As I stepped into the bustling expo hall at Artexpo 2023, a crouching figure sight immediately caught my eye.
Jean-Michel Basquiat: King Pleasure, feels more like the tomb of a dead pharaoh than a gallery exhibition. The design is quasi-chronological, taking the viewer through Basquiat’s early life and sketches, to his Great Jones Studio and larger canvases. The exhibit is showing on the ground floor of the Starrett-Lehigh building and has been extended until 1/1/23. His two sisters are responsible for the exhibition. Their family and their relationship with Basquiat takes center stage.
I knew very little about Basquiat before King Pleasure. On display is his work, his toys, party photos, a report card, and even a recreation of his childhood living room. T.V’s play loops of his sister’s stories about their younger brother’s antics. The exhibition indicates a human far less eccentric than the legend; the references to the housing crisis, the boxing motifs, the bicycle he had to ride because cabs wouldn’t pick up the young black legend. Eventually, but instantly, the life of a black New Yorker started to speak to me through his work.
I wouldn’t waste too much time on blurbs while viewing King Pleasure. The beauty of the work and the intimacy of the exhibit made the writing about his art very frustrating. Background information and family stories are a welcome addition, but written descriptions of motifs were a real dopamine dump. When you look at Basquiat’s work and see monsters, apartments, police, and philosophers, a short blurb saying that a black artist was concerned with black issues doesn’t add anything. It felt like an explainer for someone who didn’t care about black issues.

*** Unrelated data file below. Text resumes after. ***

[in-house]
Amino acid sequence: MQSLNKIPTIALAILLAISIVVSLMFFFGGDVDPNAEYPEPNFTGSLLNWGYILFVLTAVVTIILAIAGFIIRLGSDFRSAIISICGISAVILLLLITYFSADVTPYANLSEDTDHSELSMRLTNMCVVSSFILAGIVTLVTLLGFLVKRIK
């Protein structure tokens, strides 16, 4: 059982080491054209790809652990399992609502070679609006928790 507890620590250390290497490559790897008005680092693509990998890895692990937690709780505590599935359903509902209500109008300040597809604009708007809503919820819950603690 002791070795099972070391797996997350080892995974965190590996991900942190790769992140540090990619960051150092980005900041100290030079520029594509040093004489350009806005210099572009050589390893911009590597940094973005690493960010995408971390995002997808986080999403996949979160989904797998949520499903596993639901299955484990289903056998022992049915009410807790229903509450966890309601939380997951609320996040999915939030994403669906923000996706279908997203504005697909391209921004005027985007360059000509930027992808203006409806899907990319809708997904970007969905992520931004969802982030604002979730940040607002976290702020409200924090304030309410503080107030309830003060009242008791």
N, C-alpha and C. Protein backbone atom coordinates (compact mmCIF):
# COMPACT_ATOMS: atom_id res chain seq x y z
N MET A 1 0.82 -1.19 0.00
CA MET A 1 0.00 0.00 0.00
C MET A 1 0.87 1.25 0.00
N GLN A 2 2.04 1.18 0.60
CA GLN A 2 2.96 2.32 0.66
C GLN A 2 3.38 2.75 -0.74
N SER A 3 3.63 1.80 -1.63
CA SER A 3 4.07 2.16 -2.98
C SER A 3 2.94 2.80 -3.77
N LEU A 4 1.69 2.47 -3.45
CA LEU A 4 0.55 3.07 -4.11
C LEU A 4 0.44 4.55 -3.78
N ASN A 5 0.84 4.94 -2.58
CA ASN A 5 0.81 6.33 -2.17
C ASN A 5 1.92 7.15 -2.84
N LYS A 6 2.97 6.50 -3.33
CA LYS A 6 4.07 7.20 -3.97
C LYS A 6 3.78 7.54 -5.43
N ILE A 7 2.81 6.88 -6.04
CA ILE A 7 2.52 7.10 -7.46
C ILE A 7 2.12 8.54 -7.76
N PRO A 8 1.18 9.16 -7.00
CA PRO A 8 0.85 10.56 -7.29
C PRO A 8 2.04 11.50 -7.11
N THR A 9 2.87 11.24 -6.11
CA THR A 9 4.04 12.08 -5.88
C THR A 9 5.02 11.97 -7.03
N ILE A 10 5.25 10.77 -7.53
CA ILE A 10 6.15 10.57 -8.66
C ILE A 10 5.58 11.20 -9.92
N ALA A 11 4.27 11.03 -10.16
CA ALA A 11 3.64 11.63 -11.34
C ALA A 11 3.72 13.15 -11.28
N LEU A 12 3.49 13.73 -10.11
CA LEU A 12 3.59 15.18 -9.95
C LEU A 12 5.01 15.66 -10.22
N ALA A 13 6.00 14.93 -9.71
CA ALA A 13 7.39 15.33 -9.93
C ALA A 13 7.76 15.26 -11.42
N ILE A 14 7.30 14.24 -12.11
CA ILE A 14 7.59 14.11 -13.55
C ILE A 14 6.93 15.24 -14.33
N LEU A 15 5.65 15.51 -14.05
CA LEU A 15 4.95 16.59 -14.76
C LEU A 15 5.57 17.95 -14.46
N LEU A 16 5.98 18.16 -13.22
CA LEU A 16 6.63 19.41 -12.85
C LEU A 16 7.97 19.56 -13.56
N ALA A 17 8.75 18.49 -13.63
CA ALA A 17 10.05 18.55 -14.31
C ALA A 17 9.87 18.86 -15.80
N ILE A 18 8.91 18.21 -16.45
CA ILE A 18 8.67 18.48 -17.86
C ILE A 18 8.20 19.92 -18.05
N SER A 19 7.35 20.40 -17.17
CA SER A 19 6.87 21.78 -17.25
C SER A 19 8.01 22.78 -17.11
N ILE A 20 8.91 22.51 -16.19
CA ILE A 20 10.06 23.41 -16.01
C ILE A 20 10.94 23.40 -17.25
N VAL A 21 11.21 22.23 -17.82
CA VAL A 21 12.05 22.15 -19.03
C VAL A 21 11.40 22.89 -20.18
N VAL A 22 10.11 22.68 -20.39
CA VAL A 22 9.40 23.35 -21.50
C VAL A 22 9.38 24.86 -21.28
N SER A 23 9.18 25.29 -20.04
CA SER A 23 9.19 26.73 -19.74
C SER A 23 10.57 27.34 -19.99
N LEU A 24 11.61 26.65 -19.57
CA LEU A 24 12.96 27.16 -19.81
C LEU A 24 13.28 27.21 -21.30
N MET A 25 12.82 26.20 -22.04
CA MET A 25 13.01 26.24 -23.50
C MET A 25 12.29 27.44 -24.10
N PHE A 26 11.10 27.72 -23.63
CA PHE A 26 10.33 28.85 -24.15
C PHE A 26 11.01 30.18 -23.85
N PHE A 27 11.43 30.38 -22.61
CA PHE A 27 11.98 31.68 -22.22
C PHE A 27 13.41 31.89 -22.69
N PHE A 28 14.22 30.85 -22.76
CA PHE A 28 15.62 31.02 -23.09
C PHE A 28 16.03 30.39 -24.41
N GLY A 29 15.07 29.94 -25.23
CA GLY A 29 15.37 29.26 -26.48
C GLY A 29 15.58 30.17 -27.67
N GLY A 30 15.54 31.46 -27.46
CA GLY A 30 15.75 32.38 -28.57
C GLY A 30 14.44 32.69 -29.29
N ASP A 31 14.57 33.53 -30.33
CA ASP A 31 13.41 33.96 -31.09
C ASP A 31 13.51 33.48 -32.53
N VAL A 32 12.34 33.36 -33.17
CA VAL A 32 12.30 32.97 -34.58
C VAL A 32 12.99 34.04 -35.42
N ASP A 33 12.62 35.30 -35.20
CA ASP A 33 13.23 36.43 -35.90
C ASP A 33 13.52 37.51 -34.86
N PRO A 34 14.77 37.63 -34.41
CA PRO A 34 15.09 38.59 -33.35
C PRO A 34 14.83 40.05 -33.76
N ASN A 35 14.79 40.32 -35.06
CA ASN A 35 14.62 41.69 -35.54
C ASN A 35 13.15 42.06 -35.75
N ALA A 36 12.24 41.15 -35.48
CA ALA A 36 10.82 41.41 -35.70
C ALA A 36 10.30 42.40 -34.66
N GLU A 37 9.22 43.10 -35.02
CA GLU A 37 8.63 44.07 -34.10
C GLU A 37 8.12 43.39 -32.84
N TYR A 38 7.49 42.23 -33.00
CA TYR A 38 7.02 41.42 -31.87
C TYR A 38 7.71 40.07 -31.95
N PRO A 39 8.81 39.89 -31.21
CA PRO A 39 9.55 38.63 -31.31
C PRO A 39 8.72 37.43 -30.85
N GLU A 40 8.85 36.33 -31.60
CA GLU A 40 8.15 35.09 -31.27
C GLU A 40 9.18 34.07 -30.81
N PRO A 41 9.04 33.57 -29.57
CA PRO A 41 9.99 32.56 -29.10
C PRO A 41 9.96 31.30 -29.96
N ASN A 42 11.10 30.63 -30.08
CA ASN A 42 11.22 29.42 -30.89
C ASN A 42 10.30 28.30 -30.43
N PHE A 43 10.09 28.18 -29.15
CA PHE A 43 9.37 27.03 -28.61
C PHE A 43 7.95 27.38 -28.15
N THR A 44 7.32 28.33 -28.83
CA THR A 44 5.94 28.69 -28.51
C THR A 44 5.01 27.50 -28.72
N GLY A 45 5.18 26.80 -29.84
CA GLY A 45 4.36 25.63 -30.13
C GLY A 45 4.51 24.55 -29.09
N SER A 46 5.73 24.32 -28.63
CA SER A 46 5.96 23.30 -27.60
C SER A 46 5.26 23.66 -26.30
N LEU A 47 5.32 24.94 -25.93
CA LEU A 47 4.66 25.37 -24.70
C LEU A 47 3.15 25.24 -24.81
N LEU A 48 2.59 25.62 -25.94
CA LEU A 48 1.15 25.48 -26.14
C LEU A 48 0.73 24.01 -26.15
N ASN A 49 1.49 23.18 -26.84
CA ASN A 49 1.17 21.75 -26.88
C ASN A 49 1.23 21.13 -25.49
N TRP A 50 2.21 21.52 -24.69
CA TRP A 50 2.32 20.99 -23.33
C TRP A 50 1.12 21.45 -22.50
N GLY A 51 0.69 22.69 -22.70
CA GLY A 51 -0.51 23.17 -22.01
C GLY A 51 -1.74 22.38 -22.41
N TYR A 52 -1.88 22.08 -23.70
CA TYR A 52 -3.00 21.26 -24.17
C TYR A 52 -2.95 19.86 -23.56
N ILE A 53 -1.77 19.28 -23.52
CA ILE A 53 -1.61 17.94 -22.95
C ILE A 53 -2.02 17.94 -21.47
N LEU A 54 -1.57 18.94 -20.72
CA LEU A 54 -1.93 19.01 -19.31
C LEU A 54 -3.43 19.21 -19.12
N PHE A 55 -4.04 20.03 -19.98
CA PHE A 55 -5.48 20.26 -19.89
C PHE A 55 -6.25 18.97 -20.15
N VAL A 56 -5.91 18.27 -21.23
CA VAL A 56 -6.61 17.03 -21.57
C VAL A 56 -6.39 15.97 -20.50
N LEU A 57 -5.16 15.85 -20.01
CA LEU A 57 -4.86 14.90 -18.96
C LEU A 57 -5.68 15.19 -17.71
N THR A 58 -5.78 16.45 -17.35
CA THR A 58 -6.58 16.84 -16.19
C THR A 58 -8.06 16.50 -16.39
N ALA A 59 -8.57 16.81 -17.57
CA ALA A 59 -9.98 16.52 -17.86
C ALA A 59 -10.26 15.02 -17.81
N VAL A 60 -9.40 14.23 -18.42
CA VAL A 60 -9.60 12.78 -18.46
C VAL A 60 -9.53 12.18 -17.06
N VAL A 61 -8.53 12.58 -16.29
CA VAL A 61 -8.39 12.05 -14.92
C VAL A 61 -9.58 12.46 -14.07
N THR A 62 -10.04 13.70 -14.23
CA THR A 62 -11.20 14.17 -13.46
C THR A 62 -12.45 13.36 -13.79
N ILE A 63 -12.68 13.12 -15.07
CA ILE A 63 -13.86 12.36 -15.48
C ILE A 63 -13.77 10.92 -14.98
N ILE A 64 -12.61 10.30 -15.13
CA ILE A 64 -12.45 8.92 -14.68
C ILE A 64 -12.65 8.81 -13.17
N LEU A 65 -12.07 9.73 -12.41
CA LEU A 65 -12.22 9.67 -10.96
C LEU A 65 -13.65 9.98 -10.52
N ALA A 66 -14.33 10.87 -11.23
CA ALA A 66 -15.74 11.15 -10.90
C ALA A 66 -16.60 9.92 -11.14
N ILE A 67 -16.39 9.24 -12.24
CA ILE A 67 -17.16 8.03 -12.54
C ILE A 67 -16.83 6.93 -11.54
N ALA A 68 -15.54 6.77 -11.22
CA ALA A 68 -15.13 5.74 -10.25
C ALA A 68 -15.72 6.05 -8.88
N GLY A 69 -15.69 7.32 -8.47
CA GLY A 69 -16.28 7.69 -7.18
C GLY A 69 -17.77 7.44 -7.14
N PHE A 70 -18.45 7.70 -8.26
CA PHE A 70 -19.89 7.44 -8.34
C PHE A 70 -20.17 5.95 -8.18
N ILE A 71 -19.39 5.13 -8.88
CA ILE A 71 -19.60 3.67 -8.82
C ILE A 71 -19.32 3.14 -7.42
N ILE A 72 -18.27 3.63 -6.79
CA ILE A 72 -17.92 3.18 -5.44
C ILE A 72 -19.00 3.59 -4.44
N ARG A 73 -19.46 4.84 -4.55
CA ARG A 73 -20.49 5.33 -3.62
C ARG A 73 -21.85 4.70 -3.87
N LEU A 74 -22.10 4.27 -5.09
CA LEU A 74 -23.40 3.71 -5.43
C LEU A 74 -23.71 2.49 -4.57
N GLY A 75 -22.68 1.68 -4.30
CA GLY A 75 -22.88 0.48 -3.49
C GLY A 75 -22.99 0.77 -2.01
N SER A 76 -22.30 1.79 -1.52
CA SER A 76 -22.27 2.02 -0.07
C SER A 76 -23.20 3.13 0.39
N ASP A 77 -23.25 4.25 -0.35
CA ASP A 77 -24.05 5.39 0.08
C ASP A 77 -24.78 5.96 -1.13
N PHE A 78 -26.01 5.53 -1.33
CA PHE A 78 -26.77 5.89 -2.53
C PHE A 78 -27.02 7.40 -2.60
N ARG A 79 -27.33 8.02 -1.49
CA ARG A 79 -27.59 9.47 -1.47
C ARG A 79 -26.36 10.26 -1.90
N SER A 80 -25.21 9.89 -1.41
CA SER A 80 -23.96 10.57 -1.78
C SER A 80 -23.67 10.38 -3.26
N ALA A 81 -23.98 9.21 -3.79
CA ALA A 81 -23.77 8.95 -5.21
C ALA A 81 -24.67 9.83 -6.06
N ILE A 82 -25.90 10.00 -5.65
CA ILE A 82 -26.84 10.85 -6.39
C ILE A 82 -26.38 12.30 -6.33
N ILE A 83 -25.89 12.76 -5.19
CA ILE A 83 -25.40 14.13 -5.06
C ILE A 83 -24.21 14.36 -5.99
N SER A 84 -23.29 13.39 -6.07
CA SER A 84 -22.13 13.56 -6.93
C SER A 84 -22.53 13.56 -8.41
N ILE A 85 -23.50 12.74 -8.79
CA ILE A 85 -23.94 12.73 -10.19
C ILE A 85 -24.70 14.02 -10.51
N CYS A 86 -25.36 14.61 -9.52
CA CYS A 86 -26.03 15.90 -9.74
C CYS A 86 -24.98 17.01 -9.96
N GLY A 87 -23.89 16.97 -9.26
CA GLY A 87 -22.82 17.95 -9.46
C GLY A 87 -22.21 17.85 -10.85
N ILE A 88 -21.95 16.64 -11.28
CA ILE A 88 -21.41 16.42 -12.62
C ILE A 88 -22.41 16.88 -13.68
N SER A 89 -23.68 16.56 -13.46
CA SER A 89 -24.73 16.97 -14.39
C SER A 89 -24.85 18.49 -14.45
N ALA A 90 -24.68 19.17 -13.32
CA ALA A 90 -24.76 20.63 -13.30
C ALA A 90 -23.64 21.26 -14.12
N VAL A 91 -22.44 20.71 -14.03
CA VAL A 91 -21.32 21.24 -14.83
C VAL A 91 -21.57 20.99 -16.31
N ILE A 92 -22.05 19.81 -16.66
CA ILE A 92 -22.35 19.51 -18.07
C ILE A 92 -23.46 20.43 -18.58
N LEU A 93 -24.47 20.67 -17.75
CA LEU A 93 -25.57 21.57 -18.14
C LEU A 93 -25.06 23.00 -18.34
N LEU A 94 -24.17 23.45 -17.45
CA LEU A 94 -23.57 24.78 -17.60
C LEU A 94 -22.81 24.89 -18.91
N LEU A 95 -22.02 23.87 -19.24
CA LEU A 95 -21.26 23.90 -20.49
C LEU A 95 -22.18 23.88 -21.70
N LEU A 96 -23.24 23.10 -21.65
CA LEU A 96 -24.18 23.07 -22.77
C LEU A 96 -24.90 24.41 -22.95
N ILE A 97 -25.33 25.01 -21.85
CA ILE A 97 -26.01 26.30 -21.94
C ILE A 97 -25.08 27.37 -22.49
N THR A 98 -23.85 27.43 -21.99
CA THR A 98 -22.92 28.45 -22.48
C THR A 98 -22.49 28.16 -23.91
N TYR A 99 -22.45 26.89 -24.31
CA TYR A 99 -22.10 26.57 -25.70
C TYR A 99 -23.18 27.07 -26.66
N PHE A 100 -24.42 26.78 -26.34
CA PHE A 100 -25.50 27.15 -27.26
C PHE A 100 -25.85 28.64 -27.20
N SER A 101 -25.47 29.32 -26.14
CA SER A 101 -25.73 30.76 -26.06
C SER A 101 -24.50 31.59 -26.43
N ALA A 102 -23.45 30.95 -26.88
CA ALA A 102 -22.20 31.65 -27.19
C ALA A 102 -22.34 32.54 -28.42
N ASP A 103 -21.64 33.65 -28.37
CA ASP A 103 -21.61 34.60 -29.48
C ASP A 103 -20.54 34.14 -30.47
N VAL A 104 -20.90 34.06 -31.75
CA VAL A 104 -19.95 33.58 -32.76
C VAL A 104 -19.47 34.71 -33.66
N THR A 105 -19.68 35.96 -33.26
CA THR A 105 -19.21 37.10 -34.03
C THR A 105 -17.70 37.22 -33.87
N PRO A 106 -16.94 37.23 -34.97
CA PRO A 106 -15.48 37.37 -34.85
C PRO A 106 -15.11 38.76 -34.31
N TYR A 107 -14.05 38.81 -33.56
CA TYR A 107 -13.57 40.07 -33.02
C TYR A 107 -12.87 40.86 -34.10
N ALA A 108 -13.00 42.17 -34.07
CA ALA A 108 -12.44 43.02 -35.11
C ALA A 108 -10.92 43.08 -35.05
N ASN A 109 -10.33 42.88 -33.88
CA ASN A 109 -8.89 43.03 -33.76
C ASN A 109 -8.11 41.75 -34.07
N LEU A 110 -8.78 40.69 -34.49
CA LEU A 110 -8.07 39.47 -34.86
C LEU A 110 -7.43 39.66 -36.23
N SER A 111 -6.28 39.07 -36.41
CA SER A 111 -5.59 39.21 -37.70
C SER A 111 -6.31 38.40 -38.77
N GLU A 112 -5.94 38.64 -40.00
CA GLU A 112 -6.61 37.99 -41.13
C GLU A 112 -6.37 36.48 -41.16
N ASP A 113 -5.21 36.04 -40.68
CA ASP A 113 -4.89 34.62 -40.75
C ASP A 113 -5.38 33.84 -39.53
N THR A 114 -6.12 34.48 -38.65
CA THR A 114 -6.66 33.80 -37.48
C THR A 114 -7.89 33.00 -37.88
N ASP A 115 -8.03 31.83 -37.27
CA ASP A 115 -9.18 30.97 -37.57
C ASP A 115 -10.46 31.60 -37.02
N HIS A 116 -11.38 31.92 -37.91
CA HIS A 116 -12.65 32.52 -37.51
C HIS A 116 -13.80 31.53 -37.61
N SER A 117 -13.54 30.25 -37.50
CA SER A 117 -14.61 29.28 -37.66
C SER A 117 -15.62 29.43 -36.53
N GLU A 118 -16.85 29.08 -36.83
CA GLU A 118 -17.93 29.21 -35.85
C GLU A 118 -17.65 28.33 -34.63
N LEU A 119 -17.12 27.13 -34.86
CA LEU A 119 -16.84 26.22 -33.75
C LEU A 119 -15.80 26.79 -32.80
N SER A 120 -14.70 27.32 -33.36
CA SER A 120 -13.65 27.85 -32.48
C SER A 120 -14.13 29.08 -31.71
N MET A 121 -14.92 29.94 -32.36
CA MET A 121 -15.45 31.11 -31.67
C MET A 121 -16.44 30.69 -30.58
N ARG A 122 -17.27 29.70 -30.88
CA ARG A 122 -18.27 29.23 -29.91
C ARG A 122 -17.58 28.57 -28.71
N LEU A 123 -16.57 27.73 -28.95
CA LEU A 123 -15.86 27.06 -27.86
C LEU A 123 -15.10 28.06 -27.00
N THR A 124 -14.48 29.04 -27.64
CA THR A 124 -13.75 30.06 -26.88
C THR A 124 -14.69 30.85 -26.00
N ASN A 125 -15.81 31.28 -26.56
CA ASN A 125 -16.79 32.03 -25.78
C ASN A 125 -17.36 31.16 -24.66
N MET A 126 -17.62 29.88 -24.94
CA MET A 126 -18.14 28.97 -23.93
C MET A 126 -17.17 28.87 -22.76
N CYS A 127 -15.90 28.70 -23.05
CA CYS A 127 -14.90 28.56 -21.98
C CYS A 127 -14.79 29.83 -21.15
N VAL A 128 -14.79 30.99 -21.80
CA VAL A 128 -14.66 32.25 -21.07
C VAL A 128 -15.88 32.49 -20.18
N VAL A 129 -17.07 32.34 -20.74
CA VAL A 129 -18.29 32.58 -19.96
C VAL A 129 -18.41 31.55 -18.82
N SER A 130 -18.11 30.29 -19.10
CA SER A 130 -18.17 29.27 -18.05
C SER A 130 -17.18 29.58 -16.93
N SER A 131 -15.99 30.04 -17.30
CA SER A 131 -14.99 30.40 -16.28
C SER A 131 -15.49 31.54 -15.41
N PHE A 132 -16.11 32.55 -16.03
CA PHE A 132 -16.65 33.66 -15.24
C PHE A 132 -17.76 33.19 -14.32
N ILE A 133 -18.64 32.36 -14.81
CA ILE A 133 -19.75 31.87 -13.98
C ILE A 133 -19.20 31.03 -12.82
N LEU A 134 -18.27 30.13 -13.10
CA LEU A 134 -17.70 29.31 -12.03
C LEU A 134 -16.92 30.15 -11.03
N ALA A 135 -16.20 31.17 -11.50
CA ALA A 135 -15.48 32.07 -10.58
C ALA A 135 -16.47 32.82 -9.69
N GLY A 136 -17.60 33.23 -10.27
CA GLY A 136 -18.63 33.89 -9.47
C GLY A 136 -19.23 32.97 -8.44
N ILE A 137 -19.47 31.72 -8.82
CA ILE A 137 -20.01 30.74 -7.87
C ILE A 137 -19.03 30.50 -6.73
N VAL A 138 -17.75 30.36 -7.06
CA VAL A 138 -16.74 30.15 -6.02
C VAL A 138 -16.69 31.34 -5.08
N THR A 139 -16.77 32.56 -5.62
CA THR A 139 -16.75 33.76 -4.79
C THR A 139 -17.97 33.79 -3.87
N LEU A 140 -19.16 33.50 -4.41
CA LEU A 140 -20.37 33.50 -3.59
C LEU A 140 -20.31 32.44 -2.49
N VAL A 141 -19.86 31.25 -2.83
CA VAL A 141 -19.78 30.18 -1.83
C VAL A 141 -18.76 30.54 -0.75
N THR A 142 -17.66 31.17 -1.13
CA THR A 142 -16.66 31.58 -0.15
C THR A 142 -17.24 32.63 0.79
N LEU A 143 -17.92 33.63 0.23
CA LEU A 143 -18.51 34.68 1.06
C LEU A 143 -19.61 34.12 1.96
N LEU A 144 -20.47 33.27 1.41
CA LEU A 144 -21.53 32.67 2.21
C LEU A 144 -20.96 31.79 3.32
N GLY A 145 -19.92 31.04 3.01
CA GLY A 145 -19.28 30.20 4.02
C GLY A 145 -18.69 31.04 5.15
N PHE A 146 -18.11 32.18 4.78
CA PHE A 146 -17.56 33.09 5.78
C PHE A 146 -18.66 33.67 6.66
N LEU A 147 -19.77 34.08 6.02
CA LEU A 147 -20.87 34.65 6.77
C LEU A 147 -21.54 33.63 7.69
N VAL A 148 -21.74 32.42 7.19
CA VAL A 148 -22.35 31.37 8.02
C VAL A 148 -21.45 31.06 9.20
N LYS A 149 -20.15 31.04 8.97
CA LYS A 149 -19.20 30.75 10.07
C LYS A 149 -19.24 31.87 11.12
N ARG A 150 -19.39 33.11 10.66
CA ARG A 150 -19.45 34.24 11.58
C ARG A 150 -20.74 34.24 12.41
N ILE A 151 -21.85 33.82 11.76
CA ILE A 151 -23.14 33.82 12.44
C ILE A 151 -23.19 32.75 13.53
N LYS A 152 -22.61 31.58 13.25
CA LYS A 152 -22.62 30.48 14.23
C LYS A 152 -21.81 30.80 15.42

The balance between a history exhibit and an art show is a fine line. Overexplaining is always a danger. The art and the artifacts speak volumes. A far reaching wordless commentary on society always smells like magic. I hope that more artists and their work can be entombed in as much context as King Pleasure does for King Basquiat.
In our chat by phone, the artist Mallory Page turns to New Orleans to ground her airy, emotional layers of color.
Miniatures and jewels steal the show at TEFAF New York Fall 2017, open until Wednesday November 1 at the Park Avenue Armory.
An appreciation of Walker’s work and craft.
Seurat’s Circus Sideshow Exhibition at the Metropolitan Museum of Art is on display now thru May 29,2017.